Dyspraxia

The effect of reading difficulties on a child with dyspraxia

Children with dyspraxia will generally already have a heightened level of frustration due to their body not doing what they want it to do, and a significant stressor is not being in control of themselves. Of all the people types mentioned on this website, people with dyspraxia have the potential to have the poorest degree of control of their total environment. If they also have poor eye movements and struggle with reading this just adds to the list of difficulties they already face. It is not possible to avoid every challenging task, but children with dyspraxia will do what is required to reduce their level of stress whenever they can. While children with dyspraxia may be excused from sporting activities at school, they will be unable to avoid reading activities, often making them appear lazy or unwilling to try. Believing they can read adequately, we push them, creating more stress which makes the problem worse. If their frustration builds enough they may scream, hit, throw their work, run away from the situation or just sit and refuse to do anything.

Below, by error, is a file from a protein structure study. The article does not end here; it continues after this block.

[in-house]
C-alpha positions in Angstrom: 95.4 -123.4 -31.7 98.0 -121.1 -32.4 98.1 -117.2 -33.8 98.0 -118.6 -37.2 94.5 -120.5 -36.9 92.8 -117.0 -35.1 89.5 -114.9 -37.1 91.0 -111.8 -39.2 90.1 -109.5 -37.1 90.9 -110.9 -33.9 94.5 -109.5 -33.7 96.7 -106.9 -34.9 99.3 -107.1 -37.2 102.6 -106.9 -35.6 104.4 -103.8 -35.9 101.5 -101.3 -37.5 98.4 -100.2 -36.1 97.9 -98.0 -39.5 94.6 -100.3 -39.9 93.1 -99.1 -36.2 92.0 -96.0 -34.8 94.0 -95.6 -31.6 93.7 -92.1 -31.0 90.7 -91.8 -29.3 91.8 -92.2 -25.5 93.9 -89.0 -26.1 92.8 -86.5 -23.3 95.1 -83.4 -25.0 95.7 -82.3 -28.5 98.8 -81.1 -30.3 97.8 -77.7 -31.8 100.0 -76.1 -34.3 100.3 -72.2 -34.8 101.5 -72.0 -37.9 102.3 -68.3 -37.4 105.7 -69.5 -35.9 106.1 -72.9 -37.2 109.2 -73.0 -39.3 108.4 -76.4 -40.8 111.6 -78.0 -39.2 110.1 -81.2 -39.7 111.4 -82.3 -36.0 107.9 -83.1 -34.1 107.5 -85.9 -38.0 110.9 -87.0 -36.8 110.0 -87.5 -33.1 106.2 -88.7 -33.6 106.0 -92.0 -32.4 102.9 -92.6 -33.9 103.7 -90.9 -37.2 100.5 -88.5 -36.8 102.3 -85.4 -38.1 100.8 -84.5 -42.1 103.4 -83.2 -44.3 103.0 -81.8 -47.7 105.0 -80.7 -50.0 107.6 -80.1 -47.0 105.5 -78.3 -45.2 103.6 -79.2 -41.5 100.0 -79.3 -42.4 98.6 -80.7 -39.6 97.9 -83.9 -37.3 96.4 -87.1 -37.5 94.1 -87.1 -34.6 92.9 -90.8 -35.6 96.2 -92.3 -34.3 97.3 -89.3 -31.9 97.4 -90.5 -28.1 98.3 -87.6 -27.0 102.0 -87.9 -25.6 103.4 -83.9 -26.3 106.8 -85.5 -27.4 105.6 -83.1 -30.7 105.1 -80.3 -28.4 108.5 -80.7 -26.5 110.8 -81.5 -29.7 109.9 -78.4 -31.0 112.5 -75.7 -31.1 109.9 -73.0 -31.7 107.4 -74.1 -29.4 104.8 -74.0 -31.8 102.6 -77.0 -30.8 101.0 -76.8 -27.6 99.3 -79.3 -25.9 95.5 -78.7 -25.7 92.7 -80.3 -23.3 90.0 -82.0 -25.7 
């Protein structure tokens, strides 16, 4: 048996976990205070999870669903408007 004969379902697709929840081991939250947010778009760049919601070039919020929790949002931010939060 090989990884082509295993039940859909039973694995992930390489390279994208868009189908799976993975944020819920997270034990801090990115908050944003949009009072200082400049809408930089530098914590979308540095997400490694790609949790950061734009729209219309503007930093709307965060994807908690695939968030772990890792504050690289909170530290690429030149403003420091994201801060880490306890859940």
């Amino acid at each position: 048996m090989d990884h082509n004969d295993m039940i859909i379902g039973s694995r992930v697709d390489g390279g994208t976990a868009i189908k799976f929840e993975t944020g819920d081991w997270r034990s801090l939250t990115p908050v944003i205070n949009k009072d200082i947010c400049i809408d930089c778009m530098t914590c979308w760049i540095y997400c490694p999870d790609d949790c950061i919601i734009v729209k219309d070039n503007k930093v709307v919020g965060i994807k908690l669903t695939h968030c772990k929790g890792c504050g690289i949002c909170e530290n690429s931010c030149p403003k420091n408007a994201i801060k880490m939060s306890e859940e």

If we can at least work on this one area of eye movement we will be able to reduce the stress and lack of control they feel, giving them more energy to work on other areas in need of attention. Since the part of the brain called the cerebellum is involved with dyspraxia as a whole as well as eye movement and reading, it is possible that some of the other areas of difficulty start to improve at a faster rate.

 

Dyspraxia & Cerebellum Research



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